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4,400-Year-Old Egyptian Tomb Dedicated to Priestess Heptet Discovered

In Heptet’s newly uncovered tomb, it’s all about the monkey paintings.

Inside Heptet’s newly discovered tomb (photo courtesy Ashraf Mohie El-Din)

Over the weekend, an Egyptian excavation team announced the discovery of an ancient tomb near Cairo, the country’s first archeological find of 2018. Dedicated to Heptet, a priestess during Egypt’s Fifth Dynasty (roughly 2400 BCE), the elaborately decorated tomb depicts scenes from daily life and a couple of unique renderings of monkeys.

The passageway leading to Heptet’s newly discovered tomb (photo courtesy Ashraf Mohie El-Din)

Ashraf Mohie El-Din, Director General of the Giza Pyramids and an Egyptologist leading the excavation, which began in October of last year, told Hyperallergic in a phone interview that his team discovered the tomb along with a passage leading into it and two chapels. He said Heptet’s name was both inscribed in an offering table and written in the tomb (in hieroglyphs, of course). Among her many titles, the priestess was also identified as, roughly translated, “the one who is in front of the lake.”

“There’s a debate about this title, which is unique for a woman,” Mohie El-Din said. “It could be an overseer of a garden, or maybe even a farmer.”

The drawings on the walls of her tomb show Heptet in a variety of scenes from everyday life, including hunting, fishing, and milking cows. In one scene, Heptet is eating, while her daughters give her offerings. “My favorite scene is one with musicians playing, with dancers and a monkey dancing with the band,” Mohie El-Din said. “We’ve seen this scene only once before [in an ancient Egyptian tomb].”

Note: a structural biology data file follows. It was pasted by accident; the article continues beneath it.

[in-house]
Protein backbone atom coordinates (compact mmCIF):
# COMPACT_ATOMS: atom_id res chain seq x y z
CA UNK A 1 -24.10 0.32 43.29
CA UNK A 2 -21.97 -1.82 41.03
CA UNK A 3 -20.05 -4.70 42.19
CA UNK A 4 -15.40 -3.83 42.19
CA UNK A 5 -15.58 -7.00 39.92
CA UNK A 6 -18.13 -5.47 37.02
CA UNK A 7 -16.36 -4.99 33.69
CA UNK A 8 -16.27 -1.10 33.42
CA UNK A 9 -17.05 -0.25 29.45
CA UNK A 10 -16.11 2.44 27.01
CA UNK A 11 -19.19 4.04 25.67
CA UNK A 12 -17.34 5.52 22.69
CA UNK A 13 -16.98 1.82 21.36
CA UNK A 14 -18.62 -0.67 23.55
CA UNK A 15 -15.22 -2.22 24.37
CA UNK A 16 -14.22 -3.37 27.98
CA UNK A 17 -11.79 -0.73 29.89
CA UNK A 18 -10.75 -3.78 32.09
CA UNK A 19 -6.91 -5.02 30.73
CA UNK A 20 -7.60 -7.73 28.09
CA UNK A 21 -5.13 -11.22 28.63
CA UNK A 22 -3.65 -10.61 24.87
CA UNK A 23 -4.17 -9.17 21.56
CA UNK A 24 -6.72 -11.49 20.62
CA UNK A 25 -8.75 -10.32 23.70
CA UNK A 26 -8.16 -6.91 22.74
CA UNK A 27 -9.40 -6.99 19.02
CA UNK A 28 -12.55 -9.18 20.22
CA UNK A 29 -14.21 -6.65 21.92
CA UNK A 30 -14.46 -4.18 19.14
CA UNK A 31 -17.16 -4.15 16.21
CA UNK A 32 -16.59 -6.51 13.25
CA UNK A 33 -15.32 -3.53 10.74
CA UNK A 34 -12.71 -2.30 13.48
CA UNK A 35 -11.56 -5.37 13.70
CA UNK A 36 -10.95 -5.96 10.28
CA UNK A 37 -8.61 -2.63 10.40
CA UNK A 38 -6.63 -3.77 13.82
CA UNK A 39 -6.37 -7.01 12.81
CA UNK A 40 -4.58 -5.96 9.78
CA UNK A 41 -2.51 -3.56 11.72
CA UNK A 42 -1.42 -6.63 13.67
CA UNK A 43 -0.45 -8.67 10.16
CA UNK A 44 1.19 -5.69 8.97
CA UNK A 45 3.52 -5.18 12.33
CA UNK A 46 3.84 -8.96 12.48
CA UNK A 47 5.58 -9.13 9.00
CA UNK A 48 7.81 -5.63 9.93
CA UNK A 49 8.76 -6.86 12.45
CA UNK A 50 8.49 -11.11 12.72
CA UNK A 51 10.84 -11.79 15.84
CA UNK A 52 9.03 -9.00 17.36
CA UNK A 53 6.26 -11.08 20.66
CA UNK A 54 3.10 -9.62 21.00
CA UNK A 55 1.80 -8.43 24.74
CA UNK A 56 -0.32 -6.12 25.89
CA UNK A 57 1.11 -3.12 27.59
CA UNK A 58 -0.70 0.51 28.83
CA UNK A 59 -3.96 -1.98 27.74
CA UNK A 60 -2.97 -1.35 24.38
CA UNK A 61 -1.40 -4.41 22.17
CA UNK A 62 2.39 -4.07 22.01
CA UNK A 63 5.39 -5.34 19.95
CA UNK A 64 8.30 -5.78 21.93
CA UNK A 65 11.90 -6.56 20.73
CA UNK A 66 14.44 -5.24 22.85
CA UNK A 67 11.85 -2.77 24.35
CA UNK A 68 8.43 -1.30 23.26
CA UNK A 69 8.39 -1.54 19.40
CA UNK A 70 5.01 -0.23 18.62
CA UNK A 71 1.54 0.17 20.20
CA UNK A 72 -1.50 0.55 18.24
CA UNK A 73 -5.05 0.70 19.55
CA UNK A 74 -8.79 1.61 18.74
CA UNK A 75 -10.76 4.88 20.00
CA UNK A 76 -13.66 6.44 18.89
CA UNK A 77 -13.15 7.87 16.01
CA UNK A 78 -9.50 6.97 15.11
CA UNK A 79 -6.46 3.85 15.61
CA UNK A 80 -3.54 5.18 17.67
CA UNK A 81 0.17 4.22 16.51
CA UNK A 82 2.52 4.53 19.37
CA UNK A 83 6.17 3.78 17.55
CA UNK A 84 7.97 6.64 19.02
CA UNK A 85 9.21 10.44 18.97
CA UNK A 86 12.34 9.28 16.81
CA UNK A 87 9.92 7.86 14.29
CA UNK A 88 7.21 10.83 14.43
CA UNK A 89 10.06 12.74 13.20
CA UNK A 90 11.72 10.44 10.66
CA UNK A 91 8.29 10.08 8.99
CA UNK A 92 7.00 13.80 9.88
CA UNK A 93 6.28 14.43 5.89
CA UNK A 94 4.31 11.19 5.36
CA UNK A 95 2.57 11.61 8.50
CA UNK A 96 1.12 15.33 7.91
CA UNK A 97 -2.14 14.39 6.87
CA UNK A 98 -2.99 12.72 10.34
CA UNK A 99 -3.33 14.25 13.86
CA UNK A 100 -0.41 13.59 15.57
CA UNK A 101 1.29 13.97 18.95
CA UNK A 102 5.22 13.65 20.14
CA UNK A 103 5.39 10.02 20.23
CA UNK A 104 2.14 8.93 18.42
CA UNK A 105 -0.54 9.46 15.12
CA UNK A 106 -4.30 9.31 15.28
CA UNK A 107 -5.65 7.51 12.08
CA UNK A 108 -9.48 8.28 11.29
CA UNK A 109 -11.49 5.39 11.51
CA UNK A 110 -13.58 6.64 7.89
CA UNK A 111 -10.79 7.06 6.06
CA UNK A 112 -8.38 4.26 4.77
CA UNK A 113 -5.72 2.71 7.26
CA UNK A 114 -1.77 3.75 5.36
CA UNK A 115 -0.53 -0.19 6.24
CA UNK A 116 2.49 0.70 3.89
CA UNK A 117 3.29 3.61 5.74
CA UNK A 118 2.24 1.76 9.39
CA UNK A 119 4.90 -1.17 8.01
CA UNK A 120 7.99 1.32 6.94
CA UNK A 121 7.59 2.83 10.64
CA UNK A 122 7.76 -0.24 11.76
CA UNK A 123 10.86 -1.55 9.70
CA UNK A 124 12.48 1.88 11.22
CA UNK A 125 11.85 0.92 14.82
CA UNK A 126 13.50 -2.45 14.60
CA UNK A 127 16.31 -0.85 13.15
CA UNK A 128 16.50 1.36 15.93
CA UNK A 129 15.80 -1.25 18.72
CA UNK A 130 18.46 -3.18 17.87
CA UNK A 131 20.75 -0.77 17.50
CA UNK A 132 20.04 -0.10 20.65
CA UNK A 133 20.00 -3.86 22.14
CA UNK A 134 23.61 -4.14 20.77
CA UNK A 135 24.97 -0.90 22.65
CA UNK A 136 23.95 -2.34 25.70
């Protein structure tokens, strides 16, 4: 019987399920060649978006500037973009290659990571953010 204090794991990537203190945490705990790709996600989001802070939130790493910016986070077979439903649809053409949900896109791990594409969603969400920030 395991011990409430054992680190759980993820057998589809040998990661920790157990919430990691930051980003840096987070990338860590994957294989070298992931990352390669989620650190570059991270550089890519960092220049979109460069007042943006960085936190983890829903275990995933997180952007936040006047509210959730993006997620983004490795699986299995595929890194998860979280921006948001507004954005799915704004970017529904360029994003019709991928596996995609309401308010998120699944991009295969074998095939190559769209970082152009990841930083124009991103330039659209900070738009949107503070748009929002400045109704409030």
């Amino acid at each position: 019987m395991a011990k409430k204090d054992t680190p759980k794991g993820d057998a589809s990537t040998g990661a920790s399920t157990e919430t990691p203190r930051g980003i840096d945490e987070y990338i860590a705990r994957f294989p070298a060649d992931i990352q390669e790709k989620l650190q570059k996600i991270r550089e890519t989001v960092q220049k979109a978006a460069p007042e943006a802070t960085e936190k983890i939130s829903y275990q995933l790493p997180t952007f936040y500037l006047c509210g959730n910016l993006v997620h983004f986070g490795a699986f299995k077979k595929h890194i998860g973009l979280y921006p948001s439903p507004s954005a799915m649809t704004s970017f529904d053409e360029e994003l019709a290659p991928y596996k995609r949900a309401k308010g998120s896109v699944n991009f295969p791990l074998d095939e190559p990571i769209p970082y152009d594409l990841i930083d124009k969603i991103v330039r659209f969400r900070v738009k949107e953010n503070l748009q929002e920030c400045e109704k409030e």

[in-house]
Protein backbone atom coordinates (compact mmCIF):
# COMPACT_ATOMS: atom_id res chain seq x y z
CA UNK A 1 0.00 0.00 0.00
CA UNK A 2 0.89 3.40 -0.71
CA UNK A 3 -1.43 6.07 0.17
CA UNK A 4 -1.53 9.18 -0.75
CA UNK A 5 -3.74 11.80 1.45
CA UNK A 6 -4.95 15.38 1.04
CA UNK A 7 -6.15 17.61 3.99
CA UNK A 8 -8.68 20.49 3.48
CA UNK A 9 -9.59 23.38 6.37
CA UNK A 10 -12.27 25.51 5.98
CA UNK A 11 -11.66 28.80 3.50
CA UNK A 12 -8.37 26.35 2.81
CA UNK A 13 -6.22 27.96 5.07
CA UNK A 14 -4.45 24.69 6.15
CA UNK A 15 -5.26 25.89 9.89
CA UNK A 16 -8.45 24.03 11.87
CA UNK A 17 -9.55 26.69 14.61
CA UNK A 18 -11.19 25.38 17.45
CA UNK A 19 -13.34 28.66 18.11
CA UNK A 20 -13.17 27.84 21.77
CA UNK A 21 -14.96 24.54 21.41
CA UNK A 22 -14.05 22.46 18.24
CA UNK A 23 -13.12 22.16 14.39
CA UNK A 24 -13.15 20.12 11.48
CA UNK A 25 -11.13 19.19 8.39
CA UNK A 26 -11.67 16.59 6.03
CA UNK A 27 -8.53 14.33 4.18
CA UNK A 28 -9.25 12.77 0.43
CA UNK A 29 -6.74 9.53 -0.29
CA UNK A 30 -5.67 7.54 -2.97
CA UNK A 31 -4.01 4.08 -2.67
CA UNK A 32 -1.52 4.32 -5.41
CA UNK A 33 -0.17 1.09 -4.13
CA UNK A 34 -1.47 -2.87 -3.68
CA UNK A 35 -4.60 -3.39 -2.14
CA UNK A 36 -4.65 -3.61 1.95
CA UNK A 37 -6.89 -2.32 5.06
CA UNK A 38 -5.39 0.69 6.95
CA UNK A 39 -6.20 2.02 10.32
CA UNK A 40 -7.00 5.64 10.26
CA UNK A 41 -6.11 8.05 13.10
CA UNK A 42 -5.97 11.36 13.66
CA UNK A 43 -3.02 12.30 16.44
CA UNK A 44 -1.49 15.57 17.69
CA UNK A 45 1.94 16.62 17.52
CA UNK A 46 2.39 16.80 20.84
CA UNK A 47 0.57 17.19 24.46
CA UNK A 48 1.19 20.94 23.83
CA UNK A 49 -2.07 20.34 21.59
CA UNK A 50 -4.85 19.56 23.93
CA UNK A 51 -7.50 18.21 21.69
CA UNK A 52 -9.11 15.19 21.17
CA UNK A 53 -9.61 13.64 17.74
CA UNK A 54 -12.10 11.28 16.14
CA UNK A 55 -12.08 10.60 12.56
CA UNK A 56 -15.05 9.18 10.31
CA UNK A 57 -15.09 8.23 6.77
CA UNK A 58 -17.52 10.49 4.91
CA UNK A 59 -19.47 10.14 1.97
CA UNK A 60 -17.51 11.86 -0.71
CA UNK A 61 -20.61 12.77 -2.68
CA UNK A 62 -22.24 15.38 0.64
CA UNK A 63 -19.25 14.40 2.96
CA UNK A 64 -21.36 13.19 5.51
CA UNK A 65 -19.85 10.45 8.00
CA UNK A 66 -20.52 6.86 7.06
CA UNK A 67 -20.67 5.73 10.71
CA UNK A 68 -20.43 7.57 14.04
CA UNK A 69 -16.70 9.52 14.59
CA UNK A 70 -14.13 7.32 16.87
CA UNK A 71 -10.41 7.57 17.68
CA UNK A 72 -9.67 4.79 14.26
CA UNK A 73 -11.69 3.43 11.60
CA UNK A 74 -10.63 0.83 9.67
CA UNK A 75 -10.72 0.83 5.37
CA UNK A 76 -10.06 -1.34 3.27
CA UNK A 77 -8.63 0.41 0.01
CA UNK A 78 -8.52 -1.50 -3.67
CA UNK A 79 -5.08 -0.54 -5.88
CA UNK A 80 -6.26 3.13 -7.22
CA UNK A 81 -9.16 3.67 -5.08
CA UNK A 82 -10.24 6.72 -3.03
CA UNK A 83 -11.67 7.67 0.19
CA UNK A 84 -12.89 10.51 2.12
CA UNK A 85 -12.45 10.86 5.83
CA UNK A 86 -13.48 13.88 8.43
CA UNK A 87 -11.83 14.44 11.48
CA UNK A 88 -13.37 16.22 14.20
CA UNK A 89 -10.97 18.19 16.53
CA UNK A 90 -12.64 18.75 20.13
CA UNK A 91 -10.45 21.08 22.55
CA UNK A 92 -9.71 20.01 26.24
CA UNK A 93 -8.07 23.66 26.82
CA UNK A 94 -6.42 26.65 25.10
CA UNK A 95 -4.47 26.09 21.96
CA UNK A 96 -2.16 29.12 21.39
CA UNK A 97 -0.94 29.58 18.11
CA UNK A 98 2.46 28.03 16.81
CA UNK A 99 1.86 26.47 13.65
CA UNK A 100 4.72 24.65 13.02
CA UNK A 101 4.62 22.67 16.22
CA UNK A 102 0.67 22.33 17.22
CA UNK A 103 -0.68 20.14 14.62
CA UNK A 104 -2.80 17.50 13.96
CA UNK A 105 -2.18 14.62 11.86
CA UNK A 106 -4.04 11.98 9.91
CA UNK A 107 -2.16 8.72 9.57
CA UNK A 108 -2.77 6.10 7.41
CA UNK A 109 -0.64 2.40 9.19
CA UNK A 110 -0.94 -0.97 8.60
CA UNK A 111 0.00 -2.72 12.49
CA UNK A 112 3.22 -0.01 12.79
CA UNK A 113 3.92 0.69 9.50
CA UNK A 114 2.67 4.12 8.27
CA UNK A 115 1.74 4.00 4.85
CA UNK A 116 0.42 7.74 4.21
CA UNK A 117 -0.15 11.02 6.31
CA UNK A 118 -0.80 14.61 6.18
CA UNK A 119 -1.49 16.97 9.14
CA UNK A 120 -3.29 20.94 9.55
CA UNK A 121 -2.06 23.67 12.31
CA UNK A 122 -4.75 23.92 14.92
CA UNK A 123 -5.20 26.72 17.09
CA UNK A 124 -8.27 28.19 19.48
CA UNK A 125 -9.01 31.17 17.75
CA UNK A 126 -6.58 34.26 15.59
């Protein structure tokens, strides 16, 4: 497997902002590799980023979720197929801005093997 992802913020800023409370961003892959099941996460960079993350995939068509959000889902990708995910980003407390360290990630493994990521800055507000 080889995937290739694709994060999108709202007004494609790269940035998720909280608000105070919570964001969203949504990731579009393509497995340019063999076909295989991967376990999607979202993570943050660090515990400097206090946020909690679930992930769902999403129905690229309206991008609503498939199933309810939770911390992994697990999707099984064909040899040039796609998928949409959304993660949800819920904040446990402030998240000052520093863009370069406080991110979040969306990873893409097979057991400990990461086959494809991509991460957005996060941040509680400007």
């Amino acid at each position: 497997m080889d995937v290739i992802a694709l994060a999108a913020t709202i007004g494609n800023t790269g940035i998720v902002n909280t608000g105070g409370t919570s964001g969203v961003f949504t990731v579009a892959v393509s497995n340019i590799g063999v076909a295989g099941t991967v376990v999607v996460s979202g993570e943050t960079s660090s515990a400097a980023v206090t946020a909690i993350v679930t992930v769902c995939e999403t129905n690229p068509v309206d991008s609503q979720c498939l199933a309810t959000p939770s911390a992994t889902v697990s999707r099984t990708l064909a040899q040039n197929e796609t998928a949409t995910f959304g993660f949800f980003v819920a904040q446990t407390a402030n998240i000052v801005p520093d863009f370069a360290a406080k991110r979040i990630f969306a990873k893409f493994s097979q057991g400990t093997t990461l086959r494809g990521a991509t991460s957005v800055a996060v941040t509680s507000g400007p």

Everyone’s favorite monkey with a basket of fruit inside Heptet’s newly discovered tomb (photo courtesy Ashraf Mohie El-Din)

In another scene, a monkey holds a basket of fruit. There have been speculations that this monkey was trained to collect food for its owner, but Mohie El-Din is skeptical. “Some people say it’s a domestic monkey, but did you ever see a monkey picking fruit for someone else?” he said. “My opinion is that the monkey stole the basket and is eating the fruit.” Mohie El-Din noted that although monkeys in ancient Egyptian mythology have an association with wisdom, the animals were also just a part of everyday life, often used for entertainment purposes.

Mohie El-Din is already preparing to open a new excavation site. “We keep looking and working, and every day we find a new discovery,” he said. “Just give me a budget, and I’ll give you a discovery.”

Inside Heptet’s newly discovered tomb (photo courtesy Ashraf Mohie El-Din)
Inside Heptet’s newly discovered tomb (photo courtesy Ashraf Mohie El-Din)
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